PESHAWAR: As the sun grows on the soft autumn sky, Zahid Kumar and his two sons take to the historic Goro Goraknath temple in the middle of Peshawar, to spend their day in service. “It’s not our job to clean the temple, but doing so brings my family a sense of religious fulfilment,” says the bronze-skinned gent.
Pre-independence, the province of Khyber-Pakhtunkhwa was home to approximately 50,000 Hindu families. But in the years after partition, the number dropped to only 1,200 in Peshawar as people migrated en masse to the other side of the border.
However, for all those who stayed back like Kumar, a sturdy man of 35, the city of Peshawar became a haven where they could continue to enjoy religious freedom and live peacefully alongside the Muslims.
“We’ve always lived in peace with our Muslim neighbours; we participate in their religious festivals and mourn with them in their days of sorrow like they do in our,” shares Kumar, who’s also the former president of Sankar Civil Society and a member of the National Peace Force Committee for Interfaith Harmony (NPFCIH). “Recently, the local Hindu community has also started setting up Sabils in the month of Muharram to honour the sacrifices of Hussain (RA),” he added.
The city of Peshawar today is home to four Hindu tribes – the Balmiks, the Rajputs, the Heer Ratan Raths and the Bhai Joga Singh Gurdwara community. Since partition, the four tribes have lived in harmony with all religious communities, sharing a special rapport with those of the Muslim faith. “There’s a mosque right in front of our temple, so there’s a lot of intermingling of the two faiths and we greet each other regularly,” said Kumar, as his sons frolicked barefoot on the courtyard’s sun-baked concrete floor.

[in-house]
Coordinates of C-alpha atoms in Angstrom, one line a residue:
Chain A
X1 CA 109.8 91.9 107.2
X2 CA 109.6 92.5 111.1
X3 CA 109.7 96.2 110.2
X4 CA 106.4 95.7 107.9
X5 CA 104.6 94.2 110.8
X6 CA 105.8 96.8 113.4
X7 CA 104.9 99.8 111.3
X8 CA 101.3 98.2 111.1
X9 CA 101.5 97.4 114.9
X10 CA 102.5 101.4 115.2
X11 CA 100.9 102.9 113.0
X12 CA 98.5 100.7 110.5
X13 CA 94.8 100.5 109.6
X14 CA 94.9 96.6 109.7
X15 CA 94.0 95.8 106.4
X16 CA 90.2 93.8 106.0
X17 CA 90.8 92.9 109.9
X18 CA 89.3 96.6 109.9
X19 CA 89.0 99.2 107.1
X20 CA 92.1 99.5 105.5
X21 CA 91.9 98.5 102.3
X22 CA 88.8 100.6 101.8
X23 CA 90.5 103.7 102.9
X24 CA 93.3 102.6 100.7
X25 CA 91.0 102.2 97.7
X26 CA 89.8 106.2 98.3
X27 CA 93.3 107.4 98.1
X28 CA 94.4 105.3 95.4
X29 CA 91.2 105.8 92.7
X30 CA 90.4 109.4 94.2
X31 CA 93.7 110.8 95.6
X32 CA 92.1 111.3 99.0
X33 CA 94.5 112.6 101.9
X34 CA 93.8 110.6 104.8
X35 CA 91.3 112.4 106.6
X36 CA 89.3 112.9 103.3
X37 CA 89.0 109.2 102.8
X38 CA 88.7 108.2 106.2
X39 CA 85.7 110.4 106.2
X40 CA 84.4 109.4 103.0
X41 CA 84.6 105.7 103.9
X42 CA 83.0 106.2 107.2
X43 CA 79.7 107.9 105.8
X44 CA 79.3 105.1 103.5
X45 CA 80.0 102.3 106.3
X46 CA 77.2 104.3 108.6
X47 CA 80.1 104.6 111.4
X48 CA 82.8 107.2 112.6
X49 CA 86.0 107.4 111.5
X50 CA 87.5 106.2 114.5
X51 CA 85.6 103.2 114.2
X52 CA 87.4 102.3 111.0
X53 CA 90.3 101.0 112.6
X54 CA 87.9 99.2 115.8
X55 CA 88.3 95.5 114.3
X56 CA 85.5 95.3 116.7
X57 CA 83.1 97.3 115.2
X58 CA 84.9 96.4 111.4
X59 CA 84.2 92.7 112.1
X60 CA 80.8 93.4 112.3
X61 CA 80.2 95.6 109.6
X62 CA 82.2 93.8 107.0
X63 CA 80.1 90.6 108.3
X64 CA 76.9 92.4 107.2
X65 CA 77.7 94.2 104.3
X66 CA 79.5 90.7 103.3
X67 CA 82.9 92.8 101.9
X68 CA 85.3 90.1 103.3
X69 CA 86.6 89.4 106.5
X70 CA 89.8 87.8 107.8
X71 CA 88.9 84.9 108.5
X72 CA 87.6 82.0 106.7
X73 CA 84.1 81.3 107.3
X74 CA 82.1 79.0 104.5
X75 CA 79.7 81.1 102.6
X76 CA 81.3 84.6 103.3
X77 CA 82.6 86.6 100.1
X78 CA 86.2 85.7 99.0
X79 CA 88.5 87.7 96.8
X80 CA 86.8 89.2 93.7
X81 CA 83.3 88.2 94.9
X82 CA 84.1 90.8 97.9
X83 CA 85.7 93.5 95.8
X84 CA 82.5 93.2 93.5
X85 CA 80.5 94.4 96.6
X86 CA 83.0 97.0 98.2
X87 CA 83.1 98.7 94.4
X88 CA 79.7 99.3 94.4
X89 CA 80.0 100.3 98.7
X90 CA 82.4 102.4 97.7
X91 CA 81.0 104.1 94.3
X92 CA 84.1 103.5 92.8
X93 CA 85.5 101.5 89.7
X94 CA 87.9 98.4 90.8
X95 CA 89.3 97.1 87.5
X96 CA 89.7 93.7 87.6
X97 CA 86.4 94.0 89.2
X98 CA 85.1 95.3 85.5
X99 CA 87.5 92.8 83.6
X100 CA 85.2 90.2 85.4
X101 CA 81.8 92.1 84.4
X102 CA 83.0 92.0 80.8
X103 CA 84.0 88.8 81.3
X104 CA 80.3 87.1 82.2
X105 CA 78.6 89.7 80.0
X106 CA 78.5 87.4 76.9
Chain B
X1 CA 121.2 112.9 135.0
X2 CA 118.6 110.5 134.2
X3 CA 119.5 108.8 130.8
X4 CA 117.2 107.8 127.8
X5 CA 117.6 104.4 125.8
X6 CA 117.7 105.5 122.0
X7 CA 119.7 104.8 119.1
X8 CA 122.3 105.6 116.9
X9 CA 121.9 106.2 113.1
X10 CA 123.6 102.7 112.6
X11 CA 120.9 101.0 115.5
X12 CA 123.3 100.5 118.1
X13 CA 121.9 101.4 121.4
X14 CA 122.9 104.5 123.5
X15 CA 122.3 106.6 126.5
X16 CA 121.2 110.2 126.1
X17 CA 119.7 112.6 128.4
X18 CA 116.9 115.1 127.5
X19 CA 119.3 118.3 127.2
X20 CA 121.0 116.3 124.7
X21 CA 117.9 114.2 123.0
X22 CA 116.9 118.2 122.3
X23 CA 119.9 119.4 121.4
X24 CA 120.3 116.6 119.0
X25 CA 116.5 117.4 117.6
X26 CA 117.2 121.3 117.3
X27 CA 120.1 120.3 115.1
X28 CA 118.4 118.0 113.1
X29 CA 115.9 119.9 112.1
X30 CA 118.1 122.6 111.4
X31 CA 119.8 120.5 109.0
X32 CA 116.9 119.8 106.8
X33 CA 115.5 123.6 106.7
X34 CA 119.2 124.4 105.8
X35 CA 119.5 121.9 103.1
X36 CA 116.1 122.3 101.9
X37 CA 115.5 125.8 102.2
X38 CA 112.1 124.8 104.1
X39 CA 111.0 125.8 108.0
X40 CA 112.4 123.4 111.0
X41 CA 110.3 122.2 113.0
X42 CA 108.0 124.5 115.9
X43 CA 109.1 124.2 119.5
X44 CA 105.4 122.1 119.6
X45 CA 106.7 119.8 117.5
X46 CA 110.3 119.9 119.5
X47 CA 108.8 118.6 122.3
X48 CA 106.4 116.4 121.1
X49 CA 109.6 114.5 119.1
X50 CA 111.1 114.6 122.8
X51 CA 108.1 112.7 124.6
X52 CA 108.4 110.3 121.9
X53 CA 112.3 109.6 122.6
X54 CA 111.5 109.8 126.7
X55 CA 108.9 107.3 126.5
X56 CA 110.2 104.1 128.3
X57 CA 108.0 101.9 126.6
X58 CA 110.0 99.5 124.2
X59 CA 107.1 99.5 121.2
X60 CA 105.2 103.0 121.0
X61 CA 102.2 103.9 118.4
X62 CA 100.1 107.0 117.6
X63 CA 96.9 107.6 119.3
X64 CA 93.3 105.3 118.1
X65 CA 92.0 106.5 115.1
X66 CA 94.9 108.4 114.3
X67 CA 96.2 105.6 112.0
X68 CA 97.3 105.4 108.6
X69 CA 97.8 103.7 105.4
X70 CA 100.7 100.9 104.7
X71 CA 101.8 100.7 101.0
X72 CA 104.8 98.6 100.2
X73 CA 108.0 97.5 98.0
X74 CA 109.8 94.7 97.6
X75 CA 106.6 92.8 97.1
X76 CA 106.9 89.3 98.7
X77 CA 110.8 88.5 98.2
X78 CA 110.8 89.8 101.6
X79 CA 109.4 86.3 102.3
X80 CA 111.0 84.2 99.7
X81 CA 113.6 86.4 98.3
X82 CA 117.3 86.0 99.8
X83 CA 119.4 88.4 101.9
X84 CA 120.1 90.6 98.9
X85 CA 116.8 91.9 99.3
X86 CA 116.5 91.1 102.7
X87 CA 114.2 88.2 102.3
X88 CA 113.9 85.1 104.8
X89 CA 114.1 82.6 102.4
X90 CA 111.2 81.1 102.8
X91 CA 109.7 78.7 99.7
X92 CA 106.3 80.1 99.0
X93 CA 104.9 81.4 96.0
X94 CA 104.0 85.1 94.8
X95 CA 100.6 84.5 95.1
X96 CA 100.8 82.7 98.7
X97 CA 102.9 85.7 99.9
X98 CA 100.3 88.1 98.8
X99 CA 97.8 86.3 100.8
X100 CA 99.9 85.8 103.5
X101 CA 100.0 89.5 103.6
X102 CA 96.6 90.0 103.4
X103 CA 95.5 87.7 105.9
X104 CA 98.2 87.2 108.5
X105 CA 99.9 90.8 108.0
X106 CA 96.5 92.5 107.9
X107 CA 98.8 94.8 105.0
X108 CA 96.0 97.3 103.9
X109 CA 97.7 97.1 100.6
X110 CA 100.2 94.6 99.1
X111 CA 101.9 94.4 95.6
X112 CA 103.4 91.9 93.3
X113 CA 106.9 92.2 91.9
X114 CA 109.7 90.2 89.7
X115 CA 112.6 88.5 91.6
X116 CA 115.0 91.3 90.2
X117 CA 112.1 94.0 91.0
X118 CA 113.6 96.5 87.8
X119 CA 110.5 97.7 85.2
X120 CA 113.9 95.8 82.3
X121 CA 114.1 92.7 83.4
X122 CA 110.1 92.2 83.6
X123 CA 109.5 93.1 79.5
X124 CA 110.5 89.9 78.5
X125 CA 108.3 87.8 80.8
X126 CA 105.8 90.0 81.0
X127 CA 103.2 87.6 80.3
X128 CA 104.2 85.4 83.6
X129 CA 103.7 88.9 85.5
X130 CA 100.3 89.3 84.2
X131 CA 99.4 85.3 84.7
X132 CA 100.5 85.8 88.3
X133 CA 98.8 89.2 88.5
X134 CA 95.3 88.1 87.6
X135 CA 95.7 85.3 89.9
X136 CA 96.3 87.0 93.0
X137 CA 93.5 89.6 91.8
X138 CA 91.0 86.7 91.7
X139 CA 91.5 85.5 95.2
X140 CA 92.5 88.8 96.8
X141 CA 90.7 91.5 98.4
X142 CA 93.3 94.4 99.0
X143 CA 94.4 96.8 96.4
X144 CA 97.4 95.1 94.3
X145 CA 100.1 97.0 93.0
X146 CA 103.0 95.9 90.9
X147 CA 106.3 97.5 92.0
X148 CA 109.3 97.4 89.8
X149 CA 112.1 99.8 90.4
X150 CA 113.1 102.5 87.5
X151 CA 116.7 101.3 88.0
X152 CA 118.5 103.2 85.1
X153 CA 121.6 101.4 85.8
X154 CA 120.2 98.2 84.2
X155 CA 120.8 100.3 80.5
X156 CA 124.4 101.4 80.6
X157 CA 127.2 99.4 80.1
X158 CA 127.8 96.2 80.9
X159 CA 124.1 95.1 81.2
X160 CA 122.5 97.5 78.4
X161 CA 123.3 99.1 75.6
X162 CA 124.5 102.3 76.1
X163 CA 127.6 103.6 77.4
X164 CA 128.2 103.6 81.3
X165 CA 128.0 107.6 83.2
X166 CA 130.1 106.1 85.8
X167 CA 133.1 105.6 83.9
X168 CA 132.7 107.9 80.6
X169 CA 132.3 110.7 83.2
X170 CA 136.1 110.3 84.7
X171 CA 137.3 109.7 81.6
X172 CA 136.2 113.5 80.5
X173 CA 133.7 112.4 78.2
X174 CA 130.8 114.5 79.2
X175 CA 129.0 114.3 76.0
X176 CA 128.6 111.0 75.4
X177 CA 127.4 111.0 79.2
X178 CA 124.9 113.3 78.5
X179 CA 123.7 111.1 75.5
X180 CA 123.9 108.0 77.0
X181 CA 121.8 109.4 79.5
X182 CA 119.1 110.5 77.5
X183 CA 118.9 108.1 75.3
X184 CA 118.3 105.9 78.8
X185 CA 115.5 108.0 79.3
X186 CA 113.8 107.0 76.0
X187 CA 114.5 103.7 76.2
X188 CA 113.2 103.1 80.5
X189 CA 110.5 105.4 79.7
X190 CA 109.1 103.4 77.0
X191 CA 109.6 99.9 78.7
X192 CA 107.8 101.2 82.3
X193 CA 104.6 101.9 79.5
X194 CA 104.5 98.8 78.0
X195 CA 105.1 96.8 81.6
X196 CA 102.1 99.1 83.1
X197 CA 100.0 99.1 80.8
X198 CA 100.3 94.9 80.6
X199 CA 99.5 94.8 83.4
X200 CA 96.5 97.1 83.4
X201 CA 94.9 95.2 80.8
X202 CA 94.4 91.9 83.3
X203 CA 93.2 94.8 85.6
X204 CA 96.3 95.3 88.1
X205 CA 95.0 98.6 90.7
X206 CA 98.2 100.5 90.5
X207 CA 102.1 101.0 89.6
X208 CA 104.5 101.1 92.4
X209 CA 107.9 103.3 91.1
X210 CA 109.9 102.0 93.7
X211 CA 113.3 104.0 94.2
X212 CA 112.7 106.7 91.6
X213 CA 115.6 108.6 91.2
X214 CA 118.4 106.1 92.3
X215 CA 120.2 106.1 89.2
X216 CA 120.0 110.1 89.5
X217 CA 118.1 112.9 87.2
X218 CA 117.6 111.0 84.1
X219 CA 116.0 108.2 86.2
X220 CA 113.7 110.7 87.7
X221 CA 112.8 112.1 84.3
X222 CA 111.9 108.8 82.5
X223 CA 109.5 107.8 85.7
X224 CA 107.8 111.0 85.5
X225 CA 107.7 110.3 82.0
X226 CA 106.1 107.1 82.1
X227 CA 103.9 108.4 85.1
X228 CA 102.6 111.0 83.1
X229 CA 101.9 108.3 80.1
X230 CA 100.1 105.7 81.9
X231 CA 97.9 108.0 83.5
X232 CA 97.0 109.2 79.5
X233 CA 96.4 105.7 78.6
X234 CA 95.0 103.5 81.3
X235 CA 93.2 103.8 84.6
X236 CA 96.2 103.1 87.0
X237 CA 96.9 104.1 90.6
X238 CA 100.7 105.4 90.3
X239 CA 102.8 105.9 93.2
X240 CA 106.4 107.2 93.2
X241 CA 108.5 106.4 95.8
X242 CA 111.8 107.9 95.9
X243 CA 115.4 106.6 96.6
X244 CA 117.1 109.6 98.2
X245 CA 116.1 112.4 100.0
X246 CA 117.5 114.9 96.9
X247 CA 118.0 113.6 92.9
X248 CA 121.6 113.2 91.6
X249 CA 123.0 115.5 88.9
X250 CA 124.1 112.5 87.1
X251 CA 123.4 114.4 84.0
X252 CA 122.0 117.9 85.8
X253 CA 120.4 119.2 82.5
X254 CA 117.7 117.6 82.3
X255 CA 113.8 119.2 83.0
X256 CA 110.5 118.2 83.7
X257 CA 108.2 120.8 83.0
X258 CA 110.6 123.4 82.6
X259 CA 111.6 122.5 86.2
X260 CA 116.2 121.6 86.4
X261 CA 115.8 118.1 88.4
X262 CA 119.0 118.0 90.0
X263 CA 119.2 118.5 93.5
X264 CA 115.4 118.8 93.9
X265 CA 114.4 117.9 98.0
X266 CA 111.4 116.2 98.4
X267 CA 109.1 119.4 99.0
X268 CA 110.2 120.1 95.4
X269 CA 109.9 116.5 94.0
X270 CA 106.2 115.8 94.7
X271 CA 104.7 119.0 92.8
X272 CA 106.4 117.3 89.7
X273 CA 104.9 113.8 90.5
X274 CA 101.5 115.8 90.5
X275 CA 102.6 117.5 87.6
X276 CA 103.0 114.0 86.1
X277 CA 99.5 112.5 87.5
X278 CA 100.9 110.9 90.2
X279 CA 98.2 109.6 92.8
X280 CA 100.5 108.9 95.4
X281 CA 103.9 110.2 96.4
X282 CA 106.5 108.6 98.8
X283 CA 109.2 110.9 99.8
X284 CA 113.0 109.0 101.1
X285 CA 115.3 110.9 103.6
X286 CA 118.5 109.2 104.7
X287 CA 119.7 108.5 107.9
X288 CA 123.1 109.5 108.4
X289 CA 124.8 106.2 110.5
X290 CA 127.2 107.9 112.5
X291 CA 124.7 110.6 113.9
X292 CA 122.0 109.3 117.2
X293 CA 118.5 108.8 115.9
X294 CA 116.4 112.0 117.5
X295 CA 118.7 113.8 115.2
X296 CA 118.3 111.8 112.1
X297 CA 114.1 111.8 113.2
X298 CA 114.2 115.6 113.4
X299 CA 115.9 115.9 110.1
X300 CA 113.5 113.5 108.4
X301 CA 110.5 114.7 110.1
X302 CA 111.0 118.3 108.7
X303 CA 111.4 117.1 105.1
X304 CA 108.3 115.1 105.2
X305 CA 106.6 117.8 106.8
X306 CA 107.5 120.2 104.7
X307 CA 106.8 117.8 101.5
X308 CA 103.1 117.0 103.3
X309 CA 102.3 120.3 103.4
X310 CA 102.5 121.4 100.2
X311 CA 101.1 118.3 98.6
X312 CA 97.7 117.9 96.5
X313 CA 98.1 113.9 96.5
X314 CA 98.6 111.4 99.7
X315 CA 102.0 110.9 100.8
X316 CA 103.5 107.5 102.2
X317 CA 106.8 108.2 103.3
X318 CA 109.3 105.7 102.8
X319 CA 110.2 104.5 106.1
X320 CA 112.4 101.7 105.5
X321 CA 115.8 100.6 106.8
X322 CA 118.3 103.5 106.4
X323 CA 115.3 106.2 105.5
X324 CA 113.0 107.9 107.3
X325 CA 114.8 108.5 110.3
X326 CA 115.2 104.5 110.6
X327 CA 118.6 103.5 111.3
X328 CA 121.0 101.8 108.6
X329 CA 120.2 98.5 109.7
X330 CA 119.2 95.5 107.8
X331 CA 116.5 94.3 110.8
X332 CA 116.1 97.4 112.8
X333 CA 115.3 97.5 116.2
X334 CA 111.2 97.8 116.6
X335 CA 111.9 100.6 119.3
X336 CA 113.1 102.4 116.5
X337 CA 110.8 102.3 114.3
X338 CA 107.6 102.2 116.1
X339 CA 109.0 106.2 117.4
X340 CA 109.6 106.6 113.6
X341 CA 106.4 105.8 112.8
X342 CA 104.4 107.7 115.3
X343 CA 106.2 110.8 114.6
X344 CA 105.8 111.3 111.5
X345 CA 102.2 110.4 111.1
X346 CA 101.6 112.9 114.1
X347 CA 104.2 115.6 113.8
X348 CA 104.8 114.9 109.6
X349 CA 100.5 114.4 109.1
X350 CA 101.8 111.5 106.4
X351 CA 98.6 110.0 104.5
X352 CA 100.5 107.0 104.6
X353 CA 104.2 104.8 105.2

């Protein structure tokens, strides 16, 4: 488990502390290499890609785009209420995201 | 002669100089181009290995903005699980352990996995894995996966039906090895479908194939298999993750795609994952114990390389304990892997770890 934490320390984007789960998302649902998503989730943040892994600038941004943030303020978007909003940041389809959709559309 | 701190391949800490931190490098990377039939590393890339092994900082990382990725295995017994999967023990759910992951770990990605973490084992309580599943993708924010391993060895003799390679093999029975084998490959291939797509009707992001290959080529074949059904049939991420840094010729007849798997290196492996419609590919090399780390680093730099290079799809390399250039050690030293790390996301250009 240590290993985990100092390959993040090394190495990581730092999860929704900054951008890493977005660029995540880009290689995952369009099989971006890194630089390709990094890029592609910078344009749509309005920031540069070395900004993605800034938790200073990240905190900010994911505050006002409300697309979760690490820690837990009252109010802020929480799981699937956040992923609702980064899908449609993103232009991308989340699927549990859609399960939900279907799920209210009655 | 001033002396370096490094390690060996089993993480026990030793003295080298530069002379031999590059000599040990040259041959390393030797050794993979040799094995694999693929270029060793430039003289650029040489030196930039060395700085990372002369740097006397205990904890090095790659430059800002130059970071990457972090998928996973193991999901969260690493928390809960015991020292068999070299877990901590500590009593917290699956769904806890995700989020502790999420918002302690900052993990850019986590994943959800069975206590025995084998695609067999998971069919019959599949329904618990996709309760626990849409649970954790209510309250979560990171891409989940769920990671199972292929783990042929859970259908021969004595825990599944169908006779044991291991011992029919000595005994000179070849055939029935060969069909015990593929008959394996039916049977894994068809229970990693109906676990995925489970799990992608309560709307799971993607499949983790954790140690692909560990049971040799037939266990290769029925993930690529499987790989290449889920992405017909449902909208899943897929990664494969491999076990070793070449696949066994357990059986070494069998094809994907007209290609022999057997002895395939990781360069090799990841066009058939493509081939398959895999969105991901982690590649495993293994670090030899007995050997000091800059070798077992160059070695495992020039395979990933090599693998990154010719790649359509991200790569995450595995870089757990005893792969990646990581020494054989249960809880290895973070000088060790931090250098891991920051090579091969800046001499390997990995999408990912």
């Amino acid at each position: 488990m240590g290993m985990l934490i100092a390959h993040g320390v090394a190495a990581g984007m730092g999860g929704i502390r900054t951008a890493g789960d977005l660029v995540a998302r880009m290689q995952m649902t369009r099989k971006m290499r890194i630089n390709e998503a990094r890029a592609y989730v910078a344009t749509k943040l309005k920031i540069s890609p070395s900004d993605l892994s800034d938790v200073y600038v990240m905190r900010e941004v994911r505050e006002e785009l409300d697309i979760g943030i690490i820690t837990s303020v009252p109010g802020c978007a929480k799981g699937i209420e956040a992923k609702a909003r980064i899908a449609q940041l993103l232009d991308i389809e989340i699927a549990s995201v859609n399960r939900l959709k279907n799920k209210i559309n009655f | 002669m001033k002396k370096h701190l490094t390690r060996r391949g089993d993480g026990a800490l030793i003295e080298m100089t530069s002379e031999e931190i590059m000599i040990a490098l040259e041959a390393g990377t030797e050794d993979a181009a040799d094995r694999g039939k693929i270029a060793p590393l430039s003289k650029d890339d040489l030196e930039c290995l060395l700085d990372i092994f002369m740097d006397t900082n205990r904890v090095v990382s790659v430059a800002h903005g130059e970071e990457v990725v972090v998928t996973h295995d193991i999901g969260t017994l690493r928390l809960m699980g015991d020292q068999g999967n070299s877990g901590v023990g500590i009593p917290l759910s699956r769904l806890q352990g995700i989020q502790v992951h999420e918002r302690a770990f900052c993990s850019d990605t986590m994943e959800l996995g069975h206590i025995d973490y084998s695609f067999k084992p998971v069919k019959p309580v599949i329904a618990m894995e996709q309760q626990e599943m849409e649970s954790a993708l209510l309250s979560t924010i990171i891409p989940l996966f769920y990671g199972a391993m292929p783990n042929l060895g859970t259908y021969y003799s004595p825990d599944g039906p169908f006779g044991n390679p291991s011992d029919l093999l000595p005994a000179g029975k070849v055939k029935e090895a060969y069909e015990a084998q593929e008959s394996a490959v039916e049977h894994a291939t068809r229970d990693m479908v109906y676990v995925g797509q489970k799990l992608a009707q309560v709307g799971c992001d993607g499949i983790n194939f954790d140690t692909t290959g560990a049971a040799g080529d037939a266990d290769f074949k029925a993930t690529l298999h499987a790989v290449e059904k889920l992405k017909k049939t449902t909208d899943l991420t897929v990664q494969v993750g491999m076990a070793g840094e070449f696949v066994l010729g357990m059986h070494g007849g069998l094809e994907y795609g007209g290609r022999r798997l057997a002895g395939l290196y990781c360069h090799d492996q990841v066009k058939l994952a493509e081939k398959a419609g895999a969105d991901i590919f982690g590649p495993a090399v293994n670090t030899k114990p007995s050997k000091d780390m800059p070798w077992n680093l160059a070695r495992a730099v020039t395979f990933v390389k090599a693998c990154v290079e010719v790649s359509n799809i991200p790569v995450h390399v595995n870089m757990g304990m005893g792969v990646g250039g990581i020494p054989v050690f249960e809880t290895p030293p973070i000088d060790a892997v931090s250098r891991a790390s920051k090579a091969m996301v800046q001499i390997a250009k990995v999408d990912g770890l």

Religious harmony: When spirituality trumps religious boundaries
In recent years, the government of Pakistan has increased its minority quota from two per cent to five per cent, allowing more Hindus to hold senior positions and their children greater chances of quality education. However, despite the government’s new pro-minority policies, the local Hindu community feels there’s more to be done in the regard.
“In Peshawar, there’s this huge issue of crematoriums. The government announced land for it two years ago but it’s still not been handed to the community,” the former president of Sankar Civil Society, told the Express Tribune. “We have no option but to transport our loved ones’ bodies all the way to Attock for cremation rituals, which is becoming increasingly expensive for the poor.“
Another source of grief for Peshawar’s Hindu community is the lack of upkeep and the dilapidated condition of Hindu temples in the city. Kumar feels it is because the local government has failed to regularly assign caretakers, Pandits and Sawa Dars, at these places of worship.
However, Ravi Kumar, a provincial assembly member from K-P, believes the current government is thoroughly facilitating the minorities in every regard. “The land for crematorium is ready and will be handed over in two to four months, while all encroached temples across K-P will be bought back from the locals and provided with all needed facilities,” Kumar told The Express Tribune.
Published in The Express Tribune, October 14th, 2019.
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